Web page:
In a word: dominating. That’s how one could describe Tony Stewart’s run at Darlington in the Diamond Hill Plywood 200 Friday night. Stewart, who qualified third, led on three different occasions for a total of 90 laps to score the win. His fourth victory in the Nationwide Series this season, it also doubled as his first in any NASCAR division at the Lady in Black.
A year and a half ago, Michael Waltrip was successfully wooing employees, a very eager foreign auto manufacturer, and several high profile sponsors to sign onto his new racing team. The pundits predicted that with the backing of both Toyota and cash-rich sponsorship, Michael Waltrip Racing was going to be a contender in Sprint Cup right away, maybe even winning a race or two. 46 races later, Michael Waltrip’s three Cup teams are barely in the Top 35, and that is an improvement over last season. Two major sponsors, Burger King and Domino’s, have departed. Another, UPS, is very likely on its way out, leaving only the ever-loyal NAPA and Aaron’s, at least for now. Performance that is well below the expectations of big sponsors and a heavily invested automobile brand, combined with ethical incidents raising questions about his leadership, have led to the current bleak situation for Waltrip’s team. So as usual, the pundits were wrong.
We had a good points day at Kansas for the Ford Powerstroke Diesel by International No. 14 truck and got a top-10 finish in ninth. We tried something new. Our team tested in Pocono with Tony Raines driving and tried something new there. It’s just a point where Kevin Starland and the guys on the Circle Bar race team are getting this new package together and it will start showing dividends here pretty quick. We’ve never raced at Pocono before, but it’s a pretty good testing facility. The straightaways and the corners and all that let you try a lot of different elements out of a race.
Today’s Question: Three months into one of the biggest free agent moves in history, which one of NASCAR’s two biggest drivers has the upper hand (i.e. better deal)? Is it “Good Guy” Dale Earnhardt Jr. – NASCAR’s Most Popular Driver – or resident “Bad Boy” Kyle Busch — its most aggressive?
Q: What are we to expect from the newly repaved Darlington Raceway? If speeds are up like they were in the tire tests, will it make it harder for drivers to pass? And what about the excessive tire wear? Is that still a concern, or has the repave taken care of that?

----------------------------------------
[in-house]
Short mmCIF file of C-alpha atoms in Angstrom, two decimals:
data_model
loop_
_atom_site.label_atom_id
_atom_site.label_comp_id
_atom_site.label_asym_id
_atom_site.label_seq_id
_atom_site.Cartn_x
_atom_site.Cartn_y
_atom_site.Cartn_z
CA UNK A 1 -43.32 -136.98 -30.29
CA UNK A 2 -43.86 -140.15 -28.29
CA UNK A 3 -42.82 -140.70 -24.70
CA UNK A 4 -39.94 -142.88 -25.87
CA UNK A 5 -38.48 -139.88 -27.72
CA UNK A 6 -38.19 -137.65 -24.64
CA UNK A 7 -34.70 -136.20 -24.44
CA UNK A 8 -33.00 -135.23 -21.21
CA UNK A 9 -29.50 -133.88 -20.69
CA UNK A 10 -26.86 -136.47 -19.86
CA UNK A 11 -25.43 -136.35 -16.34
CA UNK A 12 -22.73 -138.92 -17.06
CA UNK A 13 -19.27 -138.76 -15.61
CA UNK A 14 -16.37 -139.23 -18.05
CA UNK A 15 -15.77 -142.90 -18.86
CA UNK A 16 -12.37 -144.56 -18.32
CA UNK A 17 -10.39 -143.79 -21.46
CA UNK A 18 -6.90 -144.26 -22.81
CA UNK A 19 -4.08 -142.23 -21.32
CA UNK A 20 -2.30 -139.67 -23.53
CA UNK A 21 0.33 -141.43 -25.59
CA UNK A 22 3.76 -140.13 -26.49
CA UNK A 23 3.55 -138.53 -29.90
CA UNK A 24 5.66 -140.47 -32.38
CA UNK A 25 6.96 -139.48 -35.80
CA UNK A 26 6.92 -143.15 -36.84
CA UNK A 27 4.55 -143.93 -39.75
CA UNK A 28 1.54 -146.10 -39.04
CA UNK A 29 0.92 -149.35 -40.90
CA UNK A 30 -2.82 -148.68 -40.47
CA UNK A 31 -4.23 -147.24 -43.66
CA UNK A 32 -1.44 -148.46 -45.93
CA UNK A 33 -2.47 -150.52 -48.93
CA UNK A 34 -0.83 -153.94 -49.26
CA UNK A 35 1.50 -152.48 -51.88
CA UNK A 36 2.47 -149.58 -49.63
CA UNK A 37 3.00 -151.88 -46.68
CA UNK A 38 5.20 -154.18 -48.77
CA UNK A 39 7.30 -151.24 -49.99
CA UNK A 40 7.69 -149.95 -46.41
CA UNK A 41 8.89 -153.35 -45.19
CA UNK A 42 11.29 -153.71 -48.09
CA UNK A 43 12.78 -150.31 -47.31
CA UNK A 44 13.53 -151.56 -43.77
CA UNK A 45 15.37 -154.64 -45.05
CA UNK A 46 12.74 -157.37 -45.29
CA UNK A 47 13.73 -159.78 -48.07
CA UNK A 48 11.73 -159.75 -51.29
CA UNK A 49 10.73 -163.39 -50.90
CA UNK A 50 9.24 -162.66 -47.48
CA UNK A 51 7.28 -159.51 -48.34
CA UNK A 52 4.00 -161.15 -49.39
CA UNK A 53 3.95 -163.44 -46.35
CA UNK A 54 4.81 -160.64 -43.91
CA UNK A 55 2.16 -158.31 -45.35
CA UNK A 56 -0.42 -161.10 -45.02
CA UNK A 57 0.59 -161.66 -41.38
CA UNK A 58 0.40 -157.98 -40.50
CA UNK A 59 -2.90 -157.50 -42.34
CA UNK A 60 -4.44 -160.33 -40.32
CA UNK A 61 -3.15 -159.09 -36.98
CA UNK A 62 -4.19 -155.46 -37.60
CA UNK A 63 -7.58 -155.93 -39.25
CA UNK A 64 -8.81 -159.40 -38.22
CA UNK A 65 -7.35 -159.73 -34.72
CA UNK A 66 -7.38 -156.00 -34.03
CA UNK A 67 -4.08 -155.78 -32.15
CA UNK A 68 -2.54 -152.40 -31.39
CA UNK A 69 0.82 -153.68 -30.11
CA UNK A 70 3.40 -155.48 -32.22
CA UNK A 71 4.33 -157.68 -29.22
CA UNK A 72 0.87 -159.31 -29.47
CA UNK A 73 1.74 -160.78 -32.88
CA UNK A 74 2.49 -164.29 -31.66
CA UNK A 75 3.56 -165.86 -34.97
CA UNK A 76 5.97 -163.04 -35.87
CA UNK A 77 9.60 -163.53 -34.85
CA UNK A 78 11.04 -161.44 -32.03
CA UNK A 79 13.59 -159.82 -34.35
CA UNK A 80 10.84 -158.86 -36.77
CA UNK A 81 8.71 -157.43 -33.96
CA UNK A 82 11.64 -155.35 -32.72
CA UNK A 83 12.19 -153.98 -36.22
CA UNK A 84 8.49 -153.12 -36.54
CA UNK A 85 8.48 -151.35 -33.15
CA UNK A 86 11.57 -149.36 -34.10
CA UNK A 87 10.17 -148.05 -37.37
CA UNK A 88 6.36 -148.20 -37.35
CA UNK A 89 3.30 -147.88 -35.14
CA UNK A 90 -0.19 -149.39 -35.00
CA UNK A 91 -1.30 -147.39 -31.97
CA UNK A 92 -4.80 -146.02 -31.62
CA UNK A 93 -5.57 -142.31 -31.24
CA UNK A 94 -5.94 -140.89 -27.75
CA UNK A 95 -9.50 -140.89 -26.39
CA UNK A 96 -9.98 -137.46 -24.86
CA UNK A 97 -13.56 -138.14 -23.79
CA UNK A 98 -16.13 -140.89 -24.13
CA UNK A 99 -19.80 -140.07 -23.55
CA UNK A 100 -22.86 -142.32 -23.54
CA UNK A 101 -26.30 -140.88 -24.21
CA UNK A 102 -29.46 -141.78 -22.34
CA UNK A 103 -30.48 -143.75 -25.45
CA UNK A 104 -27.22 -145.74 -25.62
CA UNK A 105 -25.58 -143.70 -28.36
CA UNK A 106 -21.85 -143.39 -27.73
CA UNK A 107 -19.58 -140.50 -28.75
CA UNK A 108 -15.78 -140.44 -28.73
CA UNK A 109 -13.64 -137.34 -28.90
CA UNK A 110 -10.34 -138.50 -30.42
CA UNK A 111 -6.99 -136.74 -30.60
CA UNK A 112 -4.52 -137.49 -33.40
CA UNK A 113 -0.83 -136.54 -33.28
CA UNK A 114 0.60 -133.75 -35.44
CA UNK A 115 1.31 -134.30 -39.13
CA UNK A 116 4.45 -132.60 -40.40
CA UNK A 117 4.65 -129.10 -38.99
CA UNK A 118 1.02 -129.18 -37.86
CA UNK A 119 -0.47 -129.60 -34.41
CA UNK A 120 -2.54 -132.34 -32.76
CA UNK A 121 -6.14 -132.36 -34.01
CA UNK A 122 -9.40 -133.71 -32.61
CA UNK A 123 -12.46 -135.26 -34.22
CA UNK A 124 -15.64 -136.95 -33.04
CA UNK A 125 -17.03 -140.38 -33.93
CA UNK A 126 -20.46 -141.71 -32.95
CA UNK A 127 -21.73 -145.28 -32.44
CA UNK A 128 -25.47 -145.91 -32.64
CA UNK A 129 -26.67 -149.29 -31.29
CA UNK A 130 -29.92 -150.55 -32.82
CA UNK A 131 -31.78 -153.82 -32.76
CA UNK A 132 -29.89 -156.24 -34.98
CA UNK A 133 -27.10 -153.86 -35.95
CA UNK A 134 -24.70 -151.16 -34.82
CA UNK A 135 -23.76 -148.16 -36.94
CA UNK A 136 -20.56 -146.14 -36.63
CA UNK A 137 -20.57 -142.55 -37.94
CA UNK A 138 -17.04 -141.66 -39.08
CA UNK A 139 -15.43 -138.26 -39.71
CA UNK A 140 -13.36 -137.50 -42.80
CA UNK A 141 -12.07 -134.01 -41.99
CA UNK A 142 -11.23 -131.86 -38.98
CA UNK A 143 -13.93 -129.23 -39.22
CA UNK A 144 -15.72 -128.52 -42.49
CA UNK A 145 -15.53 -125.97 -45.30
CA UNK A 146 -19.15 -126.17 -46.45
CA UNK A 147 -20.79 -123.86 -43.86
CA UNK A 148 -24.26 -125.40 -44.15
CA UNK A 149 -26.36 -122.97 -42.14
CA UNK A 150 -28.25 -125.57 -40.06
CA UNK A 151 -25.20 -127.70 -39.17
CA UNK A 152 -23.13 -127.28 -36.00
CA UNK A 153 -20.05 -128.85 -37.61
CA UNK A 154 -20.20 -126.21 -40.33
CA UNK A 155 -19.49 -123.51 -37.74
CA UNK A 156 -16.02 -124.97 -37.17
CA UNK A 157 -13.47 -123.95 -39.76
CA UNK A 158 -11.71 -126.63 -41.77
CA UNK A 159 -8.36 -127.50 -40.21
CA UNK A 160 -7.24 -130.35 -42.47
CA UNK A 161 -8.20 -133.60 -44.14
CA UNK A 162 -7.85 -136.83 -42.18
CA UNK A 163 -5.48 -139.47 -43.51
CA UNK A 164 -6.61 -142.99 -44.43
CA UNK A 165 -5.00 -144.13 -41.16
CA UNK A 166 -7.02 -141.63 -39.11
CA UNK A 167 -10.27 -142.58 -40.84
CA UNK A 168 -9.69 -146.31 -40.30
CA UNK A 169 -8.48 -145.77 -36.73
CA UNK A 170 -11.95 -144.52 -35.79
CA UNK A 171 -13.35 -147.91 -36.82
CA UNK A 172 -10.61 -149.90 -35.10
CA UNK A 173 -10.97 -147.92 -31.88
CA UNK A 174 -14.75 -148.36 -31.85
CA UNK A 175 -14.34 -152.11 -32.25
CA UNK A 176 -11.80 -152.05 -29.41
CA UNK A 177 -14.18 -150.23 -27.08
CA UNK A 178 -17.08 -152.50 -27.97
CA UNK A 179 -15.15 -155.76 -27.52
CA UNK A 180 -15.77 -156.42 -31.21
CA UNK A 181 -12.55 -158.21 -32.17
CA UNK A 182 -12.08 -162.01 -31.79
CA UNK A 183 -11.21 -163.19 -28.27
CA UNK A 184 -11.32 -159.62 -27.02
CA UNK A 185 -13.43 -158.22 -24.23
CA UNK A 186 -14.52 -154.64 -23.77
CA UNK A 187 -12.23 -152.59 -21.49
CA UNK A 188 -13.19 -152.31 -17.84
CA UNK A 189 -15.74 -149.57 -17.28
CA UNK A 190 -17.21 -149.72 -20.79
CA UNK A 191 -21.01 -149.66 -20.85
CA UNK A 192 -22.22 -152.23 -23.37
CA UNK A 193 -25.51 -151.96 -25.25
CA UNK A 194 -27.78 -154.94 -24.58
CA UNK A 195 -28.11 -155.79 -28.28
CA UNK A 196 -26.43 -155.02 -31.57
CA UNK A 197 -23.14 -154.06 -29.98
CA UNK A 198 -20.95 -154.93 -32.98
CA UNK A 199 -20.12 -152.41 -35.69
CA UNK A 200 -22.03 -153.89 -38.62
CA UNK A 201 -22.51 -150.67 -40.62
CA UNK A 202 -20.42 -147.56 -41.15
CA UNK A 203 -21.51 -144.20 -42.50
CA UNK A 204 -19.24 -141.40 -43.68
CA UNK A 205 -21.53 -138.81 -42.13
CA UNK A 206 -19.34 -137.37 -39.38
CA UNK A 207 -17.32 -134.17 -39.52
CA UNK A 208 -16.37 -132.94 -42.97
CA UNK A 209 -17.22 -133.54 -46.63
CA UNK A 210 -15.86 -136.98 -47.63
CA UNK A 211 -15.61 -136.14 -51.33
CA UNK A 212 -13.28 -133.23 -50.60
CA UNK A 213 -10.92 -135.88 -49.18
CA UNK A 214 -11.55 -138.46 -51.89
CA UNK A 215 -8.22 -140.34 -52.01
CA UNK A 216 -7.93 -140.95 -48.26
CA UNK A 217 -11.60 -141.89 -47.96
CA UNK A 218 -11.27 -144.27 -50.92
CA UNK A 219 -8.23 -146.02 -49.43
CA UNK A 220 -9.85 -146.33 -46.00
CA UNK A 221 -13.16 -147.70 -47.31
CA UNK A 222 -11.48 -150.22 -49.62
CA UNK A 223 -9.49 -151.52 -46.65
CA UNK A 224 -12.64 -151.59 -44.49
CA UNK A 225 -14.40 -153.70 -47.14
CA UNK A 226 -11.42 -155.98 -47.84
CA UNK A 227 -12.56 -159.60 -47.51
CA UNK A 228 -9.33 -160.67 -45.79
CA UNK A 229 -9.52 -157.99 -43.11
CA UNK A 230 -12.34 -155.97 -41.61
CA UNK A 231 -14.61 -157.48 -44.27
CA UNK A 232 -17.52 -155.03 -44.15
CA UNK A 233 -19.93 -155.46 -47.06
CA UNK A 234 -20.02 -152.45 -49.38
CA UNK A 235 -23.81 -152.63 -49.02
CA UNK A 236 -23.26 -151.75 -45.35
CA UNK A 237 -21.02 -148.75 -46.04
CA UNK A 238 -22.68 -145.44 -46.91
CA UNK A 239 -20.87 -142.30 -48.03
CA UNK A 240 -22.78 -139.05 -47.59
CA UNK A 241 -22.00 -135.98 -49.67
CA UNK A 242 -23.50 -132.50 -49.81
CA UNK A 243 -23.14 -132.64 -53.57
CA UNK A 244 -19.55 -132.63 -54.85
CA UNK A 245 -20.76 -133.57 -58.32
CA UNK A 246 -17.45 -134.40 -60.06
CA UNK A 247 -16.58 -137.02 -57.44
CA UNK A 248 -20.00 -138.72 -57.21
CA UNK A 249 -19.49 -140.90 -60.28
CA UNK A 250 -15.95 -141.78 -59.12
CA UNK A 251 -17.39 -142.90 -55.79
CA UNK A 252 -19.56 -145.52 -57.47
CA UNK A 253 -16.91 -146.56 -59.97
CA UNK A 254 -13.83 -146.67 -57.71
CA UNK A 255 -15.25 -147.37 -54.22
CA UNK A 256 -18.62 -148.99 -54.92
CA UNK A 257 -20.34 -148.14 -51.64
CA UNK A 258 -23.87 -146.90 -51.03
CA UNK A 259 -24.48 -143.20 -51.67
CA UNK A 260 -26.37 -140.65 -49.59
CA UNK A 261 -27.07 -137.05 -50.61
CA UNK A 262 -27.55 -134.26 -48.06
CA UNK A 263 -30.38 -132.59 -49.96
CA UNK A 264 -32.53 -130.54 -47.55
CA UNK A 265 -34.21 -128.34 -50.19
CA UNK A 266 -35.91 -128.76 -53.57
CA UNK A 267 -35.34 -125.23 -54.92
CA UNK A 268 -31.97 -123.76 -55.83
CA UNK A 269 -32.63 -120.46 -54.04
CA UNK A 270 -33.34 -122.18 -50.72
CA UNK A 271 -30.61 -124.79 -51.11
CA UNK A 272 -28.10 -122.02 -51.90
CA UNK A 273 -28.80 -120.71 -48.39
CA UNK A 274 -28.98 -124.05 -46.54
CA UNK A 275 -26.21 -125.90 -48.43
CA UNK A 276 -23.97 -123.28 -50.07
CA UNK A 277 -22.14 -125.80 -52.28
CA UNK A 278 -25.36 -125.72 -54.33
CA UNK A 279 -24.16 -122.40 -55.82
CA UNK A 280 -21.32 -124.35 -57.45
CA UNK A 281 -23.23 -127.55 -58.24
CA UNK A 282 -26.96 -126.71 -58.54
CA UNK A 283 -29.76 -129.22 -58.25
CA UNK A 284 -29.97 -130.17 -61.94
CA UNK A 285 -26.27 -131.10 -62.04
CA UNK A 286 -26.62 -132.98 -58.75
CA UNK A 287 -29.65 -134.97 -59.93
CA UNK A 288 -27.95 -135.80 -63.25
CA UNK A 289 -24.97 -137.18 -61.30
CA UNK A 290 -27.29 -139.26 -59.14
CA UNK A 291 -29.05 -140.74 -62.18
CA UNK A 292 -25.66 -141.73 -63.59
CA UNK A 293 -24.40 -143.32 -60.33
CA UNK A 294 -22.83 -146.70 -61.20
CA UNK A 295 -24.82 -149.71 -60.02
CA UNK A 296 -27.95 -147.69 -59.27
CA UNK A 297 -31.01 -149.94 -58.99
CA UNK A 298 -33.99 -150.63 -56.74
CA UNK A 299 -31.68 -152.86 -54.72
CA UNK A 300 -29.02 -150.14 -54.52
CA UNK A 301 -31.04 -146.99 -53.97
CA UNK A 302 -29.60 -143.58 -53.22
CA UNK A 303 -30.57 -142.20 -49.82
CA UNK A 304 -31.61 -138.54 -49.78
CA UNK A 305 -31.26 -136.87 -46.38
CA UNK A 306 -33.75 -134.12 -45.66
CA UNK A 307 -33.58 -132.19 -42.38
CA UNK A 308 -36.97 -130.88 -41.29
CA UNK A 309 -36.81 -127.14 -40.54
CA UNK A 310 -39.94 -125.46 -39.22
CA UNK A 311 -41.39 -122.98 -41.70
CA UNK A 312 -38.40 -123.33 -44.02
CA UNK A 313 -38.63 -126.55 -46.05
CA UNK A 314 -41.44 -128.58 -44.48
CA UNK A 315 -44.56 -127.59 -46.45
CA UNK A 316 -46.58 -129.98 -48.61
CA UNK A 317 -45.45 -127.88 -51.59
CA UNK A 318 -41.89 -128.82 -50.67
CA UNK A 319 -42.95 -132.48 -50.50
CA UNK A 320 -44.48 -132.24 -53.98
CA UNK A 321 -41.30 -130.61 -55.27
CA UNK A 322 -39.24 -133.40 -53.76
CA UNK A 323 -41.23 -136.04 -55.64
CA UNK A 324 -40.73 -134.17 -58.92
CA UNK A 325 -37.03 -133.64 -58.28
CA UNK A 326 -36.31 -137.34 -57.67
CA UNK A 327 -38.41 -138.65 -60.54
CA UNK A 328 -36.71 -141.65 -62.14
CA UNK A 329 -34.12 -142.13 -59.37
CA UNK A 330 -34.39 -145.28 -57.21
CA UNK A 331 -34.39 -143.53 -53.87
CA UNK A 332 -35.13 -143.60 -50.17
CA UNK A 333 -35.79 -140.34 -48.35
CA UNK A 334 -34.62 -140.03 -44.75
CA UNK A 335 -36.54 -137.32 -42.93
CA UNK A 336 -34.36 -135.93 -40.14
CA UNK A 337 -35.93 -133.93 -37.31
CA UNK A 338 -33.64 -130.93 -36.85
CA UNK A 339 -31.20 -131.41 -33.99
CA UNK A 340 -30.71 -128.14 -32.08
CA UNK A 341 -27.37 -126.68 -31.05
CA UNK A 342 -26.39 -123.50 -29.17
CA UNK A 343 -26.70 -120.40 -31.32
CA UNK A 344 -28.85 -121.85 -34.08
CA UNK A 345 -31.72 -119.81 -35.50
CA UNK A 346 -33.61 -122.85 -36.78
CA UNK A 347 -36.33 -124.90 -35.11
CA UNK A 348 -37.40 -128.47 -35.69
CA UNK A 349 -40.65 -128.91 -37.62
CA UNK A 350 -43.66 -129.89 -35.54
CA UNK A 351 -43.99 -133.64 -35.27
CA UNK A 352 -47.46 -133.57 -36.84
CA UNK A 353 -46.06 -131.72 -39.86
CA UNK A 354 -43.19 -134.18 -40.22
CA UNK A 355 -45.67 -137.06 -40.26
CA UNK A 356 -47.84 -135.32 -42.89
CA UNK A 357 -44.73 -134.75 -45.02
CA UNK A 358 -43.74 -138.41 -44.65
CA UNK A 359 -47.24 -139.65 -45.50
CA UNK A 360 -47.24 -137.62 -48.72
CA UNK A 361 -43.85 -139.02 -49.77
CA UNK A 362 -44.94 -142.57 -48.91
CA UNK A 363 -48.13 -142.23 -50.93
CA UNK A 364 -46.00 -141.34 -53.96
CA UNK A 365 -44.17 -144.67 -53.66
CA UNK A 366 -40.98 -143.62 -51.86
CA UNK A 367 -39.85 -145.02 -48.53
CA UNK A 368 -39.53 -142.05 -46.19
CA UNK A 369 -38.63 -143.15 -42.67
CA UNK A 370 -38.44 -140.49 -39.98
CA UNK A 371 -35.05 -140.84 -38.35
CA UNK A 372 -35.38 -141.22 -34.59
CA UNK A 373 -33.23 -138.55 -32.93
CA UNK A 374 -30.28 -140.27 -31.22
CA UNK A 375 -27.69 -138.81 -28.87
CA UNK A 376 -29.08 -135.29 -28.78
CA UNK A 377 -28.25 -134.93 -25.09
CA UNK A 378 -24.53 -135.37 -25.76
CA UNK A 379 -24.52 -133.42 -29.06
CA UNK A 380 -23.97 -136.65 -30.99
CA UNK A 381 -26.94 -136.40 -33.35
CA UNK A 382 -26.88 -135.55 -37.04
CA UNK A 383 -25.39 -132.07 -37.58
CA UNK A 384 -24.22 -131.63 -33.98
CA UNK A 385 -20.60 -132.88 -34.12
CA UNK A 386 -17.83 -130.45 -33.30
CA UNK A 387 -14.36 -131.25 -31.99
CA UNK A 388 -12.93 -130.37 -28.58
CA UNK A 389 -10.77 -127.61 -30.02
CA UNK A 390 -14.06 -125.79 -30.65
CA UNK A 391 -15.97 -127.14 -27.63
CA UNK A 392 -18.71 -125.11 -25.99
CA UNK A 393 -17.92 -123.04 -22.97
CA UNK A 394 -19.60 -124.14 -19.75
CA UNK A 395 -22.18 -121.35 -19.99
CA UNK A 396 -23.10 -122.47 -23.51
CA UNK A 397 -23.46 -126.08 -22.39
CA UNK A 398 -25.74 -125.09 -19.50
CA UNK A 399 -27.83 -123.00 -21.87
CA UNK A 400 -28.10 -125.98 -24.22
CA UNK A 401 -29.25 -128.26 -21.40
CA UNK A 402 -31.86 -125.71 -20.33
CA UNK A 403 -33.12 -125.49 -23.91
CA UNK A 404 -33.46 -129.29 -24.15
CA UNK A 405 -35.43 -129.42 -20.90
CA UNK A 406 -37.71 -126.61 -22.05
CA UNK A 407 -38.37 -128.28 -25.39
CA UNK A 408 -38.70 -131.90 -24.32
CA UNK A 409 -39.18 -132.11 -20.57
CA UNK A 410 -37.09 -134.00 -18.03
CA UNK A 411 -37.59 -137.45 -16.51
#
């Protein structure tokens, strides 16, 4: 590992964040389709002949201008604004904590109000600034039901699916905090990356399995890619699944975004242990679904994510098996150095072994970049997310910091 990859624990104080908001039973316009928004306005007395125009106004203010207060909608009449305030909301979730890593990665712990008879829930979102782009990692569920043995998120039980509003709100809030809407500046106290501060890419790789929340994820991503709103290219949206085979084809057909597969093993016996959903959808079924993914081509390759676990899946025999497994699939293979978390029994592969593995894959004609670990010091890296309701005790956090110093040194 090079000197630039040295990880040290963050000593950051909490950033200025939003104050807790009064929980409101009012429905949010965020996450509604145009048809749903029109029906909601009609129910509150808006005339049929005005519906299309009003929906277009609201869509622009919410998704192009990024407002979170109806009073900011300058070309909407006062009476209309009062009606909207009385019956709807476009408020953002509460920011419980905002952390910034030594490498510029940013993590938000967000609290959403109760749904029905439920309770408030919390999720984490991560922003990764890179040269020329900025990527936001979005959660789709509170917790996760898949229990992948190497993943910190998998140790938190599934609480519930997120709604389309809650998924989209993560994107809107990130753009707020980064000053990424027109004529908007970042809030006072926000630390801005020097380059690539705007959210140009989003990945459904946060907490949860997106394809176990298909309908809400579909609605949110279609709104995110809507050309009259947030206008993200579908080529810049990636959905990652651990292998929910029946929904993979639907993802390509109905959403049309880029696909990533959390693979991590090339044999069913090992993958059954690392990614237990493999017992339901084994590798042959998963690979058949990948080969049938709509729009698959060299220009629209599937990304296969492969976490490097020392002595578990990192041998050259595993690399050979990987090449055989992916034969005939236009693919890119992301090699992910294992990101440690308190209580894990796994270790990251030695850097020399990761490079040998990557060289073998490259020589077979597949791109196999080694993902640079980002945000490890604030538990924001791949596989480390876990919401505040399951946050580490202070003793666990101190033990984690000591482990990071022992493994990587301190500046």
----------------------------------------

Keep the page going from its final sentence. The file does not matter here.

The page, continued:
A few weeks ago, I penned a column that basically said Aaron Fike’s admission of doing heroin on race days was tantamount to holding a royal flush when it came to forcing NASCAR’s hand on reexamining its drug testing policy. Backing Fike’s play was Tony Stewart and former Fike boss, Kevin Harvick, both of which said that they have never been tested for drugs since they began their NASCAR careers. Well, this week the spot responded in their typical fashion, stating that while they do keep an eye on other professional sports’ drug testing policies, by and large, their system gave them more power and had certainly been serving them quite well, thank you very much.
Last weekend’s race at Richmond proved to be a roller coaster for many fantasy owners. If you had Denny Hamlin on your team, you were riding high for the vast majority of the race; but then, a flat tire brought you crashing back down to earth. And if you were anticipating a big payday with Dale Earnhardt Jr. his late-race run-in with Kyle Busch left you with pocket change instead of the jackpot. But it wasn’t all doom and gloom for fantasy owners. This weekend in the Dodge Challenger 500 at Darlington, you can expect more of the same. They don’t call this place “The Track Too Tough to Tame” for nothing! But the Lady in Black got a new facelift since the series visited there last May, making this weekend even more of a challenge.
Obviously, the number one topic following Richmond is the contact between Kyle Busch and Dale Earnhardt, Jr. But here’s a question for you: If the roles were reversed, would the public be anointing Earnhardt. the “villain” the way they’ve been doing to Busch? Along those lines, is Busch getting a bad rap?
Fans best not forget just how close they came to seeing the oldest superspeedway on the Sprint Cup circuit become extinct. And had it not been for the tremendous fan support that the track has experienced the last three years, the “Lady in Black” would without a doubt be about as popular a tourist stop as North Wilkesboro Speedway is today. Like it or not, there have to be consistently 63,000 ticket purchasing patrons in the 63,000 seats available on race day; otherwise, the track will meet its untimely demise, no matter how popular it is among racing traditionalists. Sure, it’s only race date is on Mother’s Day weekend… but what nicer way is there to let Mom know you love her than with a tailgate party and a ticket to Darlington under the lights?
10. Pretended to befriend Brad Keselowski, gave him his sun goggles to wear, slapped him on the back, and sent him on his way.